How Web3 and DAOs Can Be a Blessing for the Music Industry

The music industry is changing. Revenue from recorded music sales has been changing for more than a decade thanks to streaming, and the trend shows no signs of reversing. Although as a macro trend streaming accessibility is positive, it offers a less accessible revenue pool for unknown, underground and niche artists without a full team behind them.

This problem is not unique to the music industry; it is symptomatic of a larger trend towards disintermediation, in which consumers increasingly obtain their content and services directly from technology layer providers, and rarely from sources closer to creators.

The advent of peer-to-peer file sharing has made it so easy for individuals to pirate copyrighted material that content owners have been forced to adapt, leading to a “race to armaments” to control digital music and digital rights. However, they have done so in a way that has empowered intermediaries at the expense of creators, and new models of intermediaries are making it increasingly difficult for artists to get their work out into the world. This means that the founders and CEOs of the world’s music companies make more money than any of the top musicians.

For the music industry to thrive in the future, it must find a way to distribute revenue that properly incentivizes all ecosystem participants, from artists and fans to technologists and investors.

DAOs can benefit everyone

A potential solution to this problem is the creation of Decentralized Autonomous Organizations (DAOs), which could act as collective decision-making bodies for the music industry. DAOs would allow artists, consumers, and other stakeholders to interact directly with each other without the need for third-party intermediaries.

DAOs could help rectify imbalances in the music industry by giving artists a direct say in how their work is distributed and consumed, giving audiences a direct connection to the musicians they support, and giving infrastructure layers such as management and record labels a chance to collaborate with their core demographics and connect with the music itself like never before.

DAOs could be used to distribute profits more evenly within the music industry. For example, ticket resale sites receive a significant portion of revenue from all concert tickets they sell on their site, whether those tickets are sold for $5 or $5,000. A DAO that represented musicians and viewers would not need to charge these exorbitant fees and could instead redistribute the profits more equitably.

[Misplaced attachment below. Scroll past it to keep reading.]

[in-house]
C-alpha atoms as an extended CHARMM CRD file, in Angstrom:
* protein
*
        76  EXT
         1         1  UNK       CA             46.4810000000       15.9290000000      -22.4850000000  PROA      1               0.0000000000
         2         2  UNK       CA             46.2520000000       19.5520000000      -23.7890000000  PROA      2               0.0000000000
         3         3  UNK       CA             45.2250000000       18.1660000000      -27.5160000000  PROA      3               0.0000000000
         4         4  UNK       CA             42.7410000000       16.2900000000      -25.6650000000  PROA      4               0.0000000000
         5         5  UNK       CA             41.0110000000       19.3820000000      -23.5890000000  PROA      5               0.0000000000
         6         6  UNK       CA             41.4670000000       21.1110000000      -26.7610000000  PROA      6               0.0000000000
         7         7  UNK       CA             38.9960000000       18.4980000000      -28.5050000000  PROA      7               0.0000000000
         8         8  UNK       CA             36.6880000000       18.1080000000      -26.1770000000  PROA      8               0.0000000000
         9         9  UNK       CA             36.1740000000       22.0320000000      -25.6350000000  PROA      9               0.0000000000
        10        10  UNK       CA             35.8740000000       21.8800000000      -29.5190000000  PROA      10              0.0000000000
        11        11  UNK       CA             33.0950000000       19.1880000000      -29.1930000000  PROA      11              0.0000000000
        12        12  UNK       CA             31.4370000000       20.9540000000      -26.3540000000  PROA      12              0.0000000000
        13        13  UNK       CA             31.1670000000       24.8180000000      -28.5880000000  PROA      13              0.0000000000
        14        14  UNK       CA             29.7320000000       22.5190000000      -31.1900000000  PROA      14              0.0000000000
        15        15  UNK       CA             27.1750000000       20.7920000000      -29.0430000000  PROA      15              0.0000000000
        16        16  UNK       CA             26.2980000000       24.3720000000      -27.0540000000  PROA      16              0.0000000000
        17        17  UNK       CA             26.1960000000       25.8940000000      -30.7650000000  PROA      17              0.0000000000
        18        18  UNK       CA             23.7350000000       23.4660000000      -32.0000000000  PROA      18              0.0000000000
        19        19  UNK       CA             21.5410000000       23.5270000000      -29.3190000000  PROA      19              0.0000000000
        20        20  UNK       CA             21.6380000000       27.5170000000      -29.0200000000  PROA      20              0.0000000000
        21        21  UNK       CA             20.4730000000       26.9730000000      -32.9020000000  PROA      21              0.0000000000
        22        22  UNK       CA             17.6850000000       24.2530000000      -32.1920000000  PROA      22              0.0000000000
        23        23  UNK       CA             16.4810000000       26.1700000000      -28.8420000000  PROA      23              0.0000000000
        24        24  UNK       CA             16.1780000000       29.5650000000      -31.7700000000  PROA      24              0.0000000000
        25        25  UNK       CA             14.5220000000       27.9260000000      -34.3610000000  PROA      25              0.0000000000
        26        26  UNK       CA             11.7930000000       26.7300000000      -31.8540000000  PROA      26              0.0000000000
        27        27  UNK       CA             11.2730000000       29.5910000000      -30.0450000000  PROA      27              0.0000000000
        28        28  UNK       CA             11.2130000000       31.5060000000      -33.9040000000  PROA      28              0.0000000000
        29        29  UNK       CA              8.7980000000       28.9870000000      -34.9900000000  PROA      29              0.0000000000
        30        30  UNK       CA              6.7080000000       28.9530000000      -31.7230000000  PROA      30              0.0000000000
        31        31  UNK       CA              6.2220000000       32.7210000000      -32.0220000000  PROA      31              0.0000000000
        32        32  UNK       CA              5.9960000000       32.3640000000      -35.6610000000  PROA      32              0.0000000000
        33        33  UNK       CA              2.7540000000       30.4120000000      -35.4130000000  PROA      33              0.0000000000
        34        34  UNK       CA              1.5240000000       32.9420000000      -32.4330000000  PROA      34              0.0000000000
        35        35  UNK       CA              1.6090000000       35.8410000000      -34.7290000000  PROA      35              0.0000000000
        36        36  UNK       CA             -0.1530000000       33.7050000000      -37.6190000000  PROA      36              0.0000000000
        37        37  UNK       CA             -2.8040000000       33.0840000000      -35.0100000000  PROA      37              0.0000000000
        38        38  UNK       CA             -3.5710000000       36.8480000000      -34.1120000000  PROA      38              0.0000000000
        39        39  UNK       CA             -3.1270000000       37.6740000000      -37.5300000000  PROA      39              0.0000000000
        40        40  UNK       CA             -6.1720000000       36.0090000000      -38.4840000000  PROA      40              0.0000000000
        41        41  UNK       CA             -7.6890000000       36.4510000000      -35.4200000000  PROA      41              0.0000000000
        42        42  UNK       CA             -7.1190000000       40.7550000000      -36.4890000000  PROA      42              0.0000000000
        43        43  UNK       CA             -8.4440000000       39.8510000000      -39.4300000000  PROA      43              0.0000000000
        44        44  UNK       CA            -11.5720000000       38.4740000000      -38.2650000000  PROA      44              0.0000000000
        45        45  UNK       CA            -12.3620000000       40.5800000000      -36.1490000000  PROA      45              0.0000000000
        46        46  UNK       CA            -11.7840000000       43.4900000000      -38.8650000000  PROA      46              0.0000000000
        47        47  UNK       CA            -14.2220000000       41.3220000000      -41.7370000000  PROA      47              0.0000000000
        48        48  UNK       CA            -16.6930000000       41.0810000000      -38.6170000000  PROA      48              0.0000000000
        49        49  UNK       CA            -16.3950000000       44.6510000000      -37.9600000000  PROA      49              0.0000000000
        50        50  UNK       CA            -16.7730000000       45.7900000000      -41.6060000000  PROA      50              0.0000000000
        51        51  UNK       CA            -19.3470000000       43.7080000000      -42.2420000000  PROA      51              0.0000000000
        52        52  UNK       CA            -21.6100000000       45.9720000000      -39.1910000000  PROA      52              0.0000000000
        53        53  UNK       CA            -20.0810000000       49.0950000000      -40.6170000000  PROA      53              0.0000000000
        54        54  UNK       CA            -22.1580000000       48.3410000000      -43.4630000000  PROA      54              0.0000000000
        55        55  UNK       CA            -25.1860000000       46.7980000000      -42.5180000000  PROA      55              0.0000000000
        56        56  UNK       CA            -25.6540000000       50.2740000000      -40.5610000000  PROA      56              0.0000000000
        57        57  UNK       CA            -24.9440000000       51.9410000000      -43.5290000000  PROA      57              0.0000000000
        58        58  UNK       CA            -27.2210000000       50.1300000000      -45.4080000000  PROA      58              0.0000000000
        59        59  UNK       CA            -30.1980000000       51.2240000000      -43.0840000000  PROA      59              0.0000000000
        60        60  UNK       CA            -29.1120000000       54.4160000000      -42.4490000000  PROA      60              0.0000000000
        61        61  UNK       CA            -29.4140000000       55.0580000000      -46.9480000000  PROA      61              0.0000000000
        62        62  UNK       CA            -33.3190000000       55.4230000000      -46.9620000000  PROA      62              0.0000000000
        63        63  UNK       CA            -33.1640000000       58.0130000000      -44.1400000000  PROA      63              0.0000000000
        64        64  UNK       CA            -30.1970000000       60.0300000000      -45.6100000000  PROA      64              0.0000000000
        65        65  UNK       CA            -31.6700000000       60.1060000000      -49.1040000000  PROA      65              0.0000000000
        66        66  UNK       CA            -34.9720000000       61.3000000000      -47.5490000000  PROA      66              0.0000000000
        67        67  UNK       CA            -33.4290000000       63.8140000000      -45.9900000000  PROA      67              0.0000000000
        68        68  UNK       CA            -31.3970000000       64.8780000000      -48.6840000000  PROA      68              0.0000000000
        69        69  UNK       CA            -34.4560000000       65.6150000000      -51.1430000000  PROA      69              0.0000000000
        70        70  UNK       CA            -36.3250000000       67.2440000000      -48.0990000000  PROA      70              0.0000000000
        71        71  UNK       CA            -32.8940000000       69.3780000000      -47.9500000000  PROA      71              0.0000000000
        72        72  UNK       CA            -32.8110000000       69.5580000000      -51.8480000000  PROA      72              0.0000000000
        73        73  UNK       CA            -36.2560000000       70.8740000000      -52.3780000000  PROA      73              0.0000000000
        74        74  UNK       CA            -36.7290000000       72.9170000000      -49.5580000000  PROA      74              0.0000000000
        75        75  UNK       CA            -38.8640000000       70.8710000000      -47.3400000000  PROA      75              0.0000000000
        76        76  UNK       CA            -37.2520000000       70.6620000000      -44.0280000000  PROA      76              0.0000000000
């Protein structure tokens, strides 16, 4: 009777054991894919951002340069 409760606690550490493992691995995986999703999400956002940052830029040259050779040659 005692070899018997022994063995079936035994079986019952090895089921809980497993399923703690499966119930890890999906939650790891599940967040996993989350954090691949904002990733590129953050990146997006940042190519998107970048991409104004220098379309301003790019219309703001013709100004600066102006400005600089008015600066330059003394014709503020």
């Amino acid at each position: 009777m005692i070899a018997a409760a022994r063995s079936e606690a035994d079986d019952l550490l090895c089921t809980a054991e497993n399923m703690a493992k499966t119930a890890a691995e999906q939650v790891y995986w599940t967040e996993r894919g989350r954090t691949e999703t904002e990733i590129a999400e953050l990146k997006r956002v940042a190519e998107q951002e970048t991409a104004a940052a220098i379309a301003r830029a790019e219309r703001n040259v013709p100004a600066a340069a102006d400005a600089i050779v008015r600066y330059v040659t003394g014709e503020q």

One of the main advantages of a DAO is its ability to operate at scale. A DAO can process and act on an unlimited number of decisions, collaborations and interactions without requiring human intervention. This would be a significant improvement over the current system, in which decision-making is often hampered by a small number of gatekeepers.

DAOs could also help reduce costs and increase efficiency in the music industry. For example, a DAO could manage rights and royalties in a more streamlined and automated way than is currently possible. This would free up time and resources for artists to focus on creating new music.

This would be particularly beneficial in the music industry, where royalty payments and settlements are often slow and inefficient. A DAO could also help reduce fraud and piracy in the music industry by providing a secure and transparent platform for artists to distribute their music.
DAOs offer consumers a more democratic and equitable way to access music.

In the current system, major record labels and centralized technology platforms wield considerable power over the music available to consumers and the prices they can charge. This system benefits labels, but it doesn’t necessarily help consumers, who are forced to accept the music that labels decide to release.

No battle necessary

None of this says the music industry should be broken up or burned down. The label and music management layers are not an opposing force, and we believe an authentic music DAO will welcome everyone to the table. There is no need to pit musicians against music industry professionals.

Instead, blockchain technology could create a more transparent and fair framework for collaboration among artists, fans, producers, marketers, and others involved in the music industry. If properly implemented, this would allow all parties to benefit from an improved information flow and decision-making system.

By assembling these types of collaborative communities, DAOs could help reshape the dynamics of music creation and consumption. Blockchain-based technologies can enable a fairer distribution of power in the global music industry with the right mix of transparency, fairness, and automation.

The music industry needs major changes and DAOs can be the answer. By allowing artists and consumers to interact directly with each other, DAOs could help create a more equitable and sustainable industry without needing to rely on the intervention or permission of gatekeepers.

This article was originally published on CAD MOD. you can read it here.

Alice P. Darby